Builders of Energy-Efficient Technologies

IEEE Fellows laid the groundwork for helping cities cut energy costs

11 June 2014

This article is part of our series highlighting IEEE Fellows in celebration of the Fellow program's 50th-anniversary year.

LEDs, solar photovoltaic panels, and the smart grid are just three of the technologies helping cities use energy more wisely. But these underpinnings would not be possible without the work of these IEEE Fellows.


achieveHolonyak Photo: Stanford University

Life Fellow Nick Holonyak Jr. is referred to by some as the “father of the light-emitting diode” because of his invention in 1962 of the first visible-spectrum (red) LED while at General Electric, in Syracuse, N.Y. In the February 1963 issue of Reader’s Digest, he predicted that his LEDs would replace the incandescent light bulb. In 1977, Holonyak introduced a new laser—the quantum well laser—that is now used to make brighter and more efficient LEDs.

Today, LEDs are everywhere. But they especially make their mark in streetlights because they need so little power that they significantly lower a city’s electric bill. Not only do LEDs use less power than traditional sodium or metal halide fixtures, they also last longer and require virtually no maintenance for anywhere from 15 to 25 years. LEDs also produce a clearer, brighter light so both drivers and pedestrians can see better. A well-lit street can also reduce crime. And the intensity of LEDs can be readily adjusted according to the time of the day, weather conditions, and the presence of people.

Holonyak was elevated to Fellow in 1967 “for contributions to solid-state device applications, including generation of visible coherent radiation from a semiconductor junction and discovery of phonon-assisted tunneling.”

He is also the recipient of the 2003 IEEE Medal of Honor for “a career of pioneering contributions to semiconductors, including the growth of semiconductor alloys and heterojunctions, and to visible light-emitting diodes and injection lasers.” In addition, he received the U.S. National Medal of Technology in 2003.

Holonyak joined the University of Illinois, in Urbana-Champaign, in 1963, and is professor emeritus in the department of electrical and computer engineering. Read his oral history on the IEEE Global History Network.


achieveWronski Photo: Stanford University

Many cities that use solar panels to meet their electricity demands can thank IEEE Life Fellow Christopher R. Wronski for his groundbreaking work with photovoltaic solar cells. The electricity generated by the panels can power, among other things, security cameras, traffic signals, and charging stations for electric cars. One feature of so-called smart buildings is their rooftop solar panel installations.

Wronski’s research over the years significantly lowered the cost of the panels and increased their performance. He is credited with the discovery of the amorphous silicon solar cell in 1974 while at RCA David Sarnoff Research Laboratories, in Princeton, N.J. He showed that devices made from amorphous organic semiconductor films have useful photovoltaic conversion efficiencies. Their relatively low values are made up for by the fact that the photovoltaic films are less expensive to manufacture than crystalline silicon photovoltaics.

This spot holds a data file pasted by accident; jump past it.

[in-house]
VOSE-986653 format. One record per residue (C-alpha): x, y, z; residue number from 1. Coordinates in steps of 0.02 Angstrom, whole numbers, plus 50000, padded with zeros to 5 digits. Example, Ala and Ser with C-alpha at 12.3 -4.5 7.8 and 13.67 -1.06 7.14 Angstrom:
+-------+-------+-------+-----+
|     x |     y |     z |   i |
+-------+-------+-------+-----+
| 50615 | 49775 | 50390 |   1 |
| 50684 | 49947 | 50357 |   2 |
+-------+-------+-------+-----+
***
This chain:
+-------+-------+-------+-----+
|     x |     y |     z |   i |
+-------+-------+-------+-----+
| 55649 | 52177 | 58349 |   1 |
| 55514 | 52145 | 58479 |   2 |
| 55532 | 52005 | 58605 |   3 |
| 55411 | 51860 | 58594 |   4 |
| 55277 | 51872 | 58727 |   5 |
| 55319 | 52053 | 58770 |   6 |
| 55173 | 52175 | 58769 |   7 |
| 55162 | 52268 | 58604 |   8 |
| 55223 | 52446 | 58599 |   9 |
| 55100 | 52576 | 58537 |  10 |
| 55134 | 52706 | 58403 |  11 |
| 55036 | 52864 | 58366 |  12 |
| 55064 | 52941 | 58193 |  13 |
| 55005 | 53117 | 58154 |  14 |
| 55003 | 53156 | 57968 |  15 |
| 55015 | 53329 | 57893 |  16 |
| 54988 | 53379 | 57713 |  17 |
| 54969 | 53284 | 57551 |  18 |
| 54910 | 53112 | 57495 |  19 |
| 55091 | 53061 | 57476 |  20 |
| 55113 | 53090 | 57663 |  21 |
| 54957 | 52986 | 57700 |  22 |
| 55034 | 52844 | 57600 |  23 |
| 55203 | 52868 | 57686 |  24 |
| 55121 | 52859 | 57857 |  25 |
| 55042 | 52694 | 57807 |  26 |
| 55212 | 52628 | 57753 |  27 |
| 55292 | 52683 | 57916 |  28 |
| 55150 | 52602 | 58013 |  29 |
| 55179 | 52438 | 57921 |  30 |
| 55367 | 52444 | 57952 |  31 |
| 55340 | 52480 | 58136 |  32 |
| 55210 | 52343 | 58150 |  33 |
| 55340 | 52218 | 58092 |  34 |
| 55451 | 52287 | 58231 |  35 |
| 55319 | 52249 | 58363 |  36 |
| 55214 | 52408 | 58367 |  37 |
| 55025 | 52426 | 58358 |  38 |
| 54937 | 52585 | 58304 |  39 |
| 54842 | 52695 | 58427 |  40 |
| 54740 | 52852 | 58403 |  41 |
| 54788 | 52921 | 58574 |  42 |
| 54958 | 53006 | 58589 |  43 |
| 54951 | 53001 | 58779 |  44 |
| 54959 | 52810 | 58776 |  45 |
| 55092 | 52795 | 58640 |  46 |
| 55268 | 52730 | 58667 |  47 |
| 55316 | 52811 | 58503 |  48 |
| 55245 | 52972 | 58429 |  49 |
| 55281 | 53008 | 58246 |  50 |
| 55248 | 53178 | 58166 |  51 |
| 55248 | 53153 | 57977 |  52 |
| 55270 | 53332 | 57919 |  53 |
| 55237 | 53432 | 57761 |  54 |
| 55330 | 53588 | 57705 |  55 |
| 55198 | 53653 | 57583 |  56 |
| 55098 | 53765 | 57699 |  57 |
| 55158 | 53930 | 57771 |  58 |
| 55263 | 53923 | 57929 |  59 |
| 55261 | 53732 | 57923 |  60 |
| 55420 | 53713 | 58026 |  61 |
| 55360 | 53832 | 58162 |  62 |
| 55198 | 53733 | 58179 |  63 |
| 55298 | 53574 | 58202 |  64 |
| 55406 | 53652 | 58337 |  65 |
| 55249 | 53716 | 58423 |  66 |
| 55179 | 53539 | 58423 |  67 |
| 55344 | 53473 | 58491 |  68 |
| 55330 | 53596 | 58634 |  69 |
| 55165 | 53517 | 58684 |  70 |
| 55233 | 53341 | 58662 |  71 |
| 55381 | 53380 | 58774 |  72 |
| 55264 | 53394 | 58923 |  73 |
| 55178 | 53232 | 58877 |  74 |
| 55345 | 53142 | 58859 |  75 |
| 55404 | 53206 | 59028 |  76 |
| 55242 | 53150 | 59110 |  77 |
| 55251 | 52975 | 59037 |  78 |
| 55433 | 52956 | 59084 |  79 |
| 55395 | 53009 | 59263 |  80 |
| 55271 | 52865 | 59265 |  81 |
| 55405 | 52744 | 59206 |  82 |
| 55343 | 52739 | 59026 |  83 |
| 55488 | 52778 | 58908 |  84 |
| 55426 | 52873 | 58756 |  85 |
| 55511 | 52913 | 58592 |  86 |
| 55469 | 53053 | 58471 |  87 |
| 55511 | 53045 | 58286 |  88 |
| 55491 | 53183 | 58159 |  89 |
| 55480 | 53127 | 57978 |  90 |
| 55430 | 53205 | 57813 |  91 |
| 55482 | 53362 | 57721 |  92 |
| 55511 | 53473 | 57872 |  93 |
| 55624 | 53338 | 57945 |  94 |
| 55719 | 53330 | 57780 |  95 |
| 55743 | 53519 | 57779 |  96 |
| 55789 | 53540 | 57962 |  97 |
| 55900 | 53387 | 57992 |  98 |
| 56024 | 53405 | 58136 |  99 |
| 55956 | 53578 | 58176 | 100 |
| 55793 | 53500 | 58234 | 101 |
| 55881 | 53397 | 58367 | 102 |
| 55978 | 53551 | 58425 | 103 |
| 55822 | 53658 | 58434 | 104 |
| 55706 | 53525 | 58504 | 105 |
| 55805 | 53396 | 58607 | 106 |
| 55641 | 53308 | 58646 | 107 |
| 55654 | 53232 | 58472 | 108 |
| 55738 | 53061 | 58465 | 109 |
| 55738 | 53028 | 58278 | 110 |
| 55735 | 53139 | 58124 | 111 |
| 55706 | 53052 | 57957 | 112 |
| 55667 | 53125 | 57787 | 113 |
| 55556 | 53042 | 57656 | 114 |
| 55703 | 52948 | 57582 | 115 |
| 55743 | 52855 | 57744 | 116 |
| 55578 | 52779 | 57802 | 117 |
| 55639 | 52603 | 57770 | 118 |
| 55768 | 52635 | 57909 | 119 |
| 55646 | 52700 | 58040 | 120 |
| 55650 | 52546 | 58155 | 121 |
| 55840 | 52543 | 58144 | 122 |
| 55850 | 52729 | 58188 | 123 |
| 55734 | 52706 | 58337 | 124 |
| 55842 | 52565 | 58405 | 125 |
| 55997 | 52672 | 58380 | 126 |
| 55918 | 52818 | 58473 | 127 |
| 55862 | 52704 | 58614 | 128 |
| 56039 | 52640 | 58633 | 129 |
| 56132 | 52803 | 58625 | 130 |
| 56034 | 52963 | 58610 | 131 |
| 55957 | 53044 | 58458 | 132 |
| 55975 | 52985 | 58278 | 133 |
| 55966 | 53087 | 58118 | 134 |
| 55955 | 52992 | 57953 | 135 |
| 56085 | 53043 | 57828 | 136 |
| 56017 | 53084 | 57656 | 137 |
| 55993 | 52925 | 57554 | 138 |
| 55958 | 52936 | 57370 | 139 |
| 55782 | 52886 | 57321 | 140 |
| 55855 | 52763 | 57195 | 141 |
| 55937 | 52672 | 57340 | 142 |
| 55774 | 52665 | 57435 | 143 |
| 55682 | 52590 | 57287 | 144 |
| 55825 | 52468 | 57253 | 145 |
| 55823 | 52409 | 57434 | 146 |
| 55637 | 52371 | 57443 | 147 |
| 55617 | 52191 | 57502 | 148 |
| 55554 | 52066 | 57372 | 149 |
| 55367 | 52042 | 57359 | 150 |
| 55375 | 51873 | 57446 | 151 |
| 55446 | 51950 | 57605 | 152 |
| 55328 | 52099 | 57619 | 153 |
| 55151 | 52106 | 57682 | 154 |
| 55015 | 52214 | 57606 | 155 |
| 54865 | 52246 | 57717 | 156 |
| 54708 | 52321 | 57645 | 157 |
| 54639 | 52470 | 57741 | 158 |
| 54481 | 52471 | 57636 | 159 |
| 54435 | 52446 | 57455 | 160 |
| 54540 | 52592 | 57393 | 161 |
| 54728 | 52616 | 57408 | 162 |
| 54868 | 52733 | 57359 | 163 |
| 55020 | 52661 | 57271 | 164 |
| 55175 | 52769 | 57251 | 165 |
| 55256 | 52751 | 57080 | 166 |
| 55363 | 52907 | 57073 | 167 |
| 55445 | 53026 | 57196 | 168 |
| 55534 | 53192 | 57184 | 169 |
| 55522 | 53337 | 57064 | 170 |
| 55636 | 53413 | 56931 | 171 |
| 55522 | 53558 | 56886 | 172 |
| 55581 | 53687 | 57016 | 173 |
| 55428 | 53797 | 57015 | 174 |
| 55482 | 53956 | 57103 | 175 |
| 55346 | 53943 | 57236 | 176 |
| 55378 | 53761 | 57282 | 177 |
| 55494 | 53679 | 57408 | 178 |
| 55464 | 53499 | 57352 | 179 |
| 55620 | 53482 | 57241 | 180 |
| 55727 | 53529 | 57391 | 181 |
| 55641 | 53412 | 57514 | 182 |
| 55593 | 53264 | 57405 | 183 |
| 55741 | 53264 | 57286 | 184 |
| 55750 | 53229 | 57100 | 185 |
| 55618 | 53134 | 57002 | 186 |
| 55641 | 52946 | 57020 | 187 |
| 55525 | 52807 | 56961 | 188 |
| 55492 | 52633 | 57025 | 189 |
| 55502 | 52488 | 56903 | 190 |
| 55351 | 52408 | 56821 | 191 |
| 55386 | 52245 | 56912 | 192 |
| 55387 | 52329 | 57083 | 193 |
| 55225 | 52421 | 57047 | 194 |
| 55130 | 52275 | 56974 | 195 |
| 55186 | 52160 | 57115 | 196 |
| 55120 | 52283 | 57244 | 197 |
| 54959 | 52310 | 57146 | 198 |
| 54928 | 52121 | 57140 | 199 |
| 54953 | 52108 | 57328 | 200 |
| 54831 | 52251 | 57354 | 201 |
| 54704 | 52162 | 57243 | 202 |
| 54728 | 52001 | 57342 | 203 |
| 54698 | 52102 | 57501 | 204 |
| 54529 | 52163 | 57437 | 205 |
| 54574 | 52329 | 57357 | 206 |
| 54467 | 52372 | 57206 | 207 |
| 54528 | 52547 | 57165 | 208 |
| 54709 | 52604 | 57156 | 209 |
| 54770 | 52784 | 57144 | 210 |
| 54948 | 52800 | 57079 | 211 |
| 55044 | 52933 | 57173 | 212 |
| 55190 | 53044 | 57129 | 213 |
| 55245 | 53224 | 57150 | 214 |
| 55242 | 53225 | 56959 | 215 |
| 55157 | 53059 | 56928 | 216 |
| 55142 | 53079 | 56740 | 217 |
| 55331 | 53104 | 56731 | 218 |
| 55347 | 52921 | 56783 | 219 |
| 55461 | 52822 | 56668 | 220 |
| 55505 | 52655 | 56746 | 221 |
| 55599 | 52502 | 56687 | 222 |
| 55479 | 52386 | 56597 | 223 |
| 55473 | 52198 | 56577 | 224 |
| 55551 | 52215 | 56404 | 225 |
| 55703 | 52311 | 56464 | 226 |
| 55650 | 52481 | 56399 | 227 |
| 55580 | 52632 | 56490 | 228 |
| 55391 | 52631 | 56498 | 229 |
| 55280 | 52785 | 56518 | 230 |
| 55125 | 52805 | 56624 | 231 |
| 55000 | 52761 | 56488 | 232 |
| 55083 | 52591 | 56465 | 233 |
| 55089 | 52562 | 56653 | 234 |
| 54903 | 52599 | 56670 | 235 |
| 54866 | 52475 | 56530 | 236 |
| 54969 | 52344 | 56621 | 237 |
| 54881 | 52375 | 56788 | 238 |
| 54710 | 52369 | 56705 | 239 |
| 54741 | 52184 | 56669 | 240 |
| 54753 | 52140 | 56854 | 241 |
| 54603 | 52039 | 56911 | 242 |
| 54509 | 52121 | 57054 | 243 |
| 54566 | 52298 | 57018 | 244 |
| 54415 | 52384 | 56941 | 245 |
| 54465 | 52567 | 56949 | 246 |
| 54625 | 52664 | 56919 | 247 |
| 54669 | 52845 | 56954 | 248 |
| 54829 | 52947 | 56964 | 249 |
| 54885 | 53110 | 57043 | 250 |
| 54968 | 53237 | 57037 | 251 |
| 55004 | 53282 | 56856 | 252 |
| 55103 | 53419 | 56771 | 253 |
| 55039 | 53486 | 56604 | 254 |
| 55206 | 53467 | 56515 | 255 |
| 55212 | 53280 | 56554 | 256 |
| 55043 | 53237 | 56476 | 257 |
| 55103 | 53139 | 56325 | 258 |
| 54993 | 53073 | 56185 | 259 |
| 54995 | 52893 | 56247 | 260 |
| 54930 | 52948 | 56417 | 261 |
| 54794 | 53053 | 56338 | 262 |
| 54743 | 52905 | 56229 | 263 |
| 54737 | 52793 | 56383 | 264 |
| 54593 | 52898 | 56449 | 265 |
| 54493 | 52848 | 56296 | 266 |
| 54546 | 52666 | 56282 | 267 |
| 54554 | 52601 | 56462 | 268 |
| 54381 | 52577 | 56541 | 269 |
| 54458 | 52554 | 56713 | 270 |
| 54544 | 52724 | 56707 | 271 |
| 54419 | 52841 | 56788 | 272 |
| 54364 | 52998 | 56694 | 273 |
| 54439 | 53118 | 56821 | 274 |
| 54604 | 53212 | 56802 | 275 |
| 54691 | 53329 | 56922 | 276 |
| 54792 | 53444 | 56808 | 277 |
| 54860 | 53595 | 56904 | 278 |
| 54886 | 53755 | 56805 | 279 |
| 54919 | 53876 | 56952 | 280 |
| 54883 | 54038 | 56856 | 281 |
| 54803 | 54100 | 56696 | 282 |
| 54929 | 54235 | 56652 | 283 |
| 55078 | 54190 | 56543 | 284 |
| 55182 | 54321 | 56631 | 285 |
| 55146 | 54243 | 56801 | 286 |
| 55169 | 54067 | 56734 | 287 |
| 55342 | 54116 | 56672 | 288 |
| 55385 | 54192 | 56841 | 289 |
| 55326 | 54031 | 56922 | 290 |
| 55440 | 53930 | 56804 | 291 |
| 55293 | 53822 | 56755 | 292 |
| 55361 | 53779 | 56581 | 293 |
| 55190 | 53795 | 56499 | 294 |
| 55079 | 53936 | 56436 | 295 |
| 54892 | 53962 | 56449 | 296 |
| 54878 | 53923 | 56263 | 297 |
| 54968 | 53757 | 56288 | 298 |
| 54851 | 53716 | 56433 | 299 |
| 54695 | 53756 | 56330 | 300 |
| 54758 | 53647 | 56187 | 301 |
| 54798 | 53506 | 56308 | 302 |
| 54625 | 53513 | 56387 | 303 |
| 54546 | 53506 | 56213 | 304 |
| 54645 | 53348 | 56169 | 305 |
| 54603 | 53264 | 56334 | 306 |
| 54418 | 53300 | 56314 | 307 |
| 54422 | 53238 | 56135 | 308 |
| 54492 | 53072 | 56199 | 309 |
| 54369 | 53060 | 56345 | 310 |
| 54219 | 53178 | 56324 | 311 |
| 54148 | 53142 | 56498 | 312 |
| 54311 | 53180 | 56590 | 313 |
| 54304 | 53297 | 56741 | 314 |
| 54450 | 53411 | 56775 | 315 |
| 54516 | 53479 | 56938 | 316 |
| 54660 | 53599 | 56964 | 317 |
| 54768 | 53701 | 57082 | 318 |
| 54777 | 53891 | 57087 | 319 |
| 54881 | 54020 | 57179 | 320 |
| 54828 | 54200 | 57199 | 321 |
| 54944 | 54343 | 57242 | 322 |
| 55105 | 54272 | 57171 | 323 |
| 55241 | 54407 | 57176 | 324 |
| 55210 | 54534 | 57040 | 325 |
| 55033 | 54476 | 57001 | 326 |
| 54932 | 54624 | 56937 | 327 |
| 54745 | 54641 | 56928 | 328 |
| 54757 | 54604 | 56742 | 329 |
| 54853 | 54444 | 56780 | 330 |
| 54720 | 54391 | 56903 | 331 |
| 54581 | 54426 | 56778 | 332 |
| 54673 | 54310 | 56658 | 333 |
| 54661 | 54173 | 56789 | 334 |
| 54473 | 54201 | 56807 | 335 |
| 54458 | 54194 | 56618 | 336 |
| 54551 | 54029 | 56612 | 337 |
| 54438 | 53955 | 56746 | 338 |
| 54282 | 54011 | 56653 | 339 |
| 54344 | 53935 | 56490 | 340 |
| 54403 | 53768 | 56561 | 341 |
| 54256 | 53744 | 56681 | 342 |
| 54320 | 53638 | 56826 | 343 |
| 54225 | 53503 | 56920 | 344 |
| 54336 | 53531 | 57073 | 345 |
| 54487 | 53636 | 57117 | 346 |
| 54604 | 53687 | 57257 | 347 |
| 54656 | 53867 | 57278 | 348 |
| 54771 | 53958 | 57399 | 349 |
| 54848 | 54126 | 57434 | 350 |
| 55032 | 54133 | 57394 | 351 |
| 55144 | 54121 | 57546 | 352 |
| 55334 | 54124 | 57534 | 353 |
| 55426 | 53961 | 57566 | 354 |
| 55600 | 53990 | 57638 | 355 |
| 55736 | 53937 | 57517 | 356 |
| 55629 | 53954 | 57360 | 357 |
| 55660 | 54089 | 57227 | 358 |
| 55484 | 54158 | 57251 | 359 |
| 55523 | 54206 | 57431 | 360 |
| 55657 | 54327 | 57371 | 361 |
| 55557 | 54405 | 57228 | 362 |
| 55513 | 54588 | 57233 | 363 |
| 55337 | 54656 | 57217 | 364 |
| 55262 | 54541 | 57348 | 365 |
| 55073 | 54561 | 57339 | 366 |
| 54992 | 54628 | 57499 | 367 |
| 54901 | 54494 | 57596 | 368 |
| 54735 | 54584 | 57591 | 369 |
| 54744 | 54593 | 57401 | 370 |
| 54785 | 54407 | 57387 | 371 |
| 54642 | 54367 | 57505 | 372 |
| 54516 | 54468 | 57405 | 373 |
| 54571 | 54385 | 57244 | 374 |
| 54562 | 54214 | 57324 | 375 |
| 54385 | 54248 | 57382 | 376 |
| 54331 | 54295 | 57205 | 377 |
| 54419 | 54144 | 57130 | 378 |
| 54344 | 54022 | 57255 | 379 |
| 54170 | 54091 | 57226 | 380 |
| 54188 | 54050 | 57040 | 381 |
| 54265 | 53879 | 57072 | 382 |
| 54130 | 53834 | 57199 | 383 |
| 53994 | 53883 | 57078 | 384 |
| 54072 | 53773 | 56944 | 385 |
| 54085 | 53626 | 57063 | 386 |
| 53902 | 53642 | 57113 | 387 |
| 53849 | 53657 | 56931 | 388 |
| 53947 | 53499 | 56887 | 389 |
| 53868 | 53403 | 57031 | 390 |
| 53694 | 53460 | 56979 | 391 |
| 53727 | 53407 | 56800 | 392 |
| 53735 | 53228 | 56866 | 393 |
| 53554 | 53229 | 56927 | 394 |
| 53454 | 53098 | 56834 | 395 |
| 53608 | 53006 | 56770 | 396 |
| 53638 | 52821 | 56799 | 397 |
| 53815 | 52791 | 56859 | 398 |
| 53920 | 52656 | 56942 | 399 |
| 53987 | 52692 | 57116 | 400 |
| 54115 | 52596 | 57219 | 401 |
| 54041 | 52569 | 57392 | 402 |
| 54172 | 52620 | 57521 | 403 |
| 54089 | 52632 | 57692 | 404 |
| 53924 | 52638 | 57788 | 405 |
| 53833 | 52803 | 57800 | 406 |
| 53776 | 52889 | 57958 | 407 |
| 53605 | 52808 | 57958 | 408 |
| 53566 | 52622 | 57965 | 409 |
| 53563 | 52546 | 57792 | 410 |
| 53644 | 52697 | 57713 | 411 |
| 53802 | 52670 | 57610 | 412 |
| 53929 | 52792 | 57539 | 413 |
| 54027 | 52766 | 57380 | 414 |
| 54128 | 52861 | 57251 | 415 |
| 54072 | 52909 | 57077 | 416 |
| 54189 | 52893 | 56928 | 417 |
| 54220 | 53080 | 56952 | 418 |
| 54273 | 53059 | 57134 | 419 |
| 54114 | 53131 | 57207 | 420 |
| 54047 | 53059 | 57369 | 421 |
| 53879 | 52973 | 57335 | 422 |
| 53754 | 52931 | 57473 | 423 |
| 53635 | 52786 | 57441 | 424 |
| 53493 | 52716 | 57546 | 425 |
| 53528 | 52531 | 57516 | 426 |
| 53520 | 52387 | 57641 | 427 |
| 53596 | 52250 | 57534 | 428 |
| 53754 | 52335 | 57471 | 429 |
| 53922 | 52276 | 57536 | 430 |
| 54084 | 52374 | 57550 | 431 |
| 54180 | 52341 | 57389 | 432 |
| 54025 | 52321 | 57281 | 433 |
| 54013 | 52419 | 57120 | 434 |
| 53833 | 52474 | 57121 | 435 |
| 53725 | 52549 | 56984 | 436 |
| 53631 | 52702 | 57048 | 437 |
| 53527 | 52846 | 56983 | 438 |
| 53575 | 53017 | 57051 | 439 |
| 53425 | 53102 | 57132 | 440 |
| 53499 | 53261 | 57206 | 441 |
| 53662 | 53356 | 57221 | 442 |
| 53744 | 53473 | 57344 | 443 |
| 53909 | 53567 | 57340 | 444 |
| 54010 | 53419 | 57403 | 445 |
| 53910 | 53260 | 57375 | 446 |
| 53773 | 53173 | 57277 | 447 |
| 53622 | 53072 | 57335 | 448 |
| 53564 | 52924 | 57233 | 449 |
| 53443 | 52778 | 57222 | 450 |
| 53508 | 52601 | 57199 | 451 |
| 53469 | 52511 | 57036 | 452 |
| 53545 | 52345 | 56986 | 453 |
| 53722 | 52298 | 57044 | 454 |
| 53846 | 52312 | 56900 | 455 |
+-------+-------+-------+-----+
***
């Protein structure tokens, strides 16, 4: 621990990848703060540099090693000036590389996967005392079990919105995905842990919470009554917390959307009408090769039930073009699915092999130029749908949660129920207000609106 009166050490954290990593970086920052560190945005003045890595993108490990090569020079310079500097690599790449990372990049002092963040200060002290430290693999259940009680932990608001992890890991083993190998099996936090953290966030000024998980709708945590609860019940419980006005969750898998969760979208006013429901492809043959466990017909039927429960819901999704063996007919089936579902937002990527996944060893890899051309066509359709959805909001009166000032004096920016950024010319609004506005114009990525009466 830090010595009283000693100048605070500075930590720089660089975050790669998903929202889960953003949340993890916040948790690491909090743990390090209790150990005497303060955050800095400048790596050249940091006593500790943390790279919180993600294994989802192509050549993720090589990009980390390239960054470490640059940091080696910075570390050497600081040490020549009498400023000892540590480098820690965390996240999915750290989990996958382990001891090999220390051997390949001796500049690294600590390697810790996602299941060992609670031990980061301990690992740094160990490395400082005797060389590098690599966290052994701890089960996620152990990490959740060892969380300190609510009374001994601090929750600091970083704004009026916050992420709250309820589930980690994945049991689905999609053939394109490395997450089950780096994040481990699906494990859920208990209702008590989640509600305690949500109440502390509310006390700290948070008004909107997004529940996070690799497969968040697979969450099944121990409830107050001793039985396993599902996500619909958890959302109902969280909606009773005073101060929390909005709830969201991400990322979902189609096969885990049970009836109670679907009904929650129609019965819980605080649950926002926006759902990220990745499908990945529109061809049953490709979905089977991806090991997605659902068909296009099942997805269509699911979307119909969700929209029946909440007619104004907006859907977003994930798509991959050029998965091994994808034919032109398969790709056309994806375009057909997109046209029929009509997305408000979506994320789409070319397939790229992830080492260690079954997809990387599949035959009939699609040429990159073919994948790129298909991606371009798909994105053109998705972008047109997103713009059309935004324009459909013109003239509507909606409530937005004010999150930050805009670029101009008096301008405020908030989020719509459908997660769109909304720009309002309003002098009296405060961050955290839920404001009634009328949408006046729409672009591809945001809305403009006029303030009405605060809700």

He was elevated to Fellow in 1990 “for contributions to the understanding and application of hydrogenated amorphous silicon-based materials.”

Wronski, with David L. Staebler, discovered in 1976 the reversible, light-induced changes in the optoelectronic properties of amorphous silicon, coined the Staebler-Wronski effect. This effect refers to the tendency of amorphous silicon photovoltaic cells to become less efficient when initially exposed to light, losing up to 15 percent within the first 1000 hours.

While at Pennsylvania State University, in University Park, Wronski developed several novel techniques for characterizing the optoelectronic properties of hydrogenated amorphous silicon solar cells. He is professor emeritus at the university.


achieveSchweitzer Photo: Stanford University

Long before the smart grid became a well-known term, IEEE Life Fellow Edmund O. Schweitzer III envisioned it conceptually, recognizing early in his career the importance of applying computer technology to protect and control power generation and distribution systems. Some see the smart grid playing an indispensible role at the heart of a smart city because it alone can supply power that is reliable, resilient, and sustainable. Smart grids also help cities use electricity more efficiently, automate certain processes, and integrate renewable energy sources like solar panels. Digital methods enable engineers to locate power outages more quickly and protect against widespread loss of service compared with relying on traditional electromechanical protective relays.

Many in the power industry told him that applying digital technology to power systems was impractical, but that didn’t stop him. He founded Schweitzer Engineering Laboratories in 1982, in Pullman, Wash., to develop and manufacture digital protective relays. He is still president and CEO of the company. The company’s products have enhanced the safety and reliability of electric power generation, transmission, and distribution. Its equipment is in service around the world at voltages from 5 kV to 500 kV, protecting feeders, motors, transformers, capacitor banks, transmission lines, and other power devices.

Schweitzer was elevated to Fellow in 1991 for “contributions in the development of integrated metering, fault locating, event recording, and protective relay systems using microprocessor technology.”

Visit the IEEE Fellow website to learn more about the Fellow program. Nominations for the class of 2016 are being accepted now.

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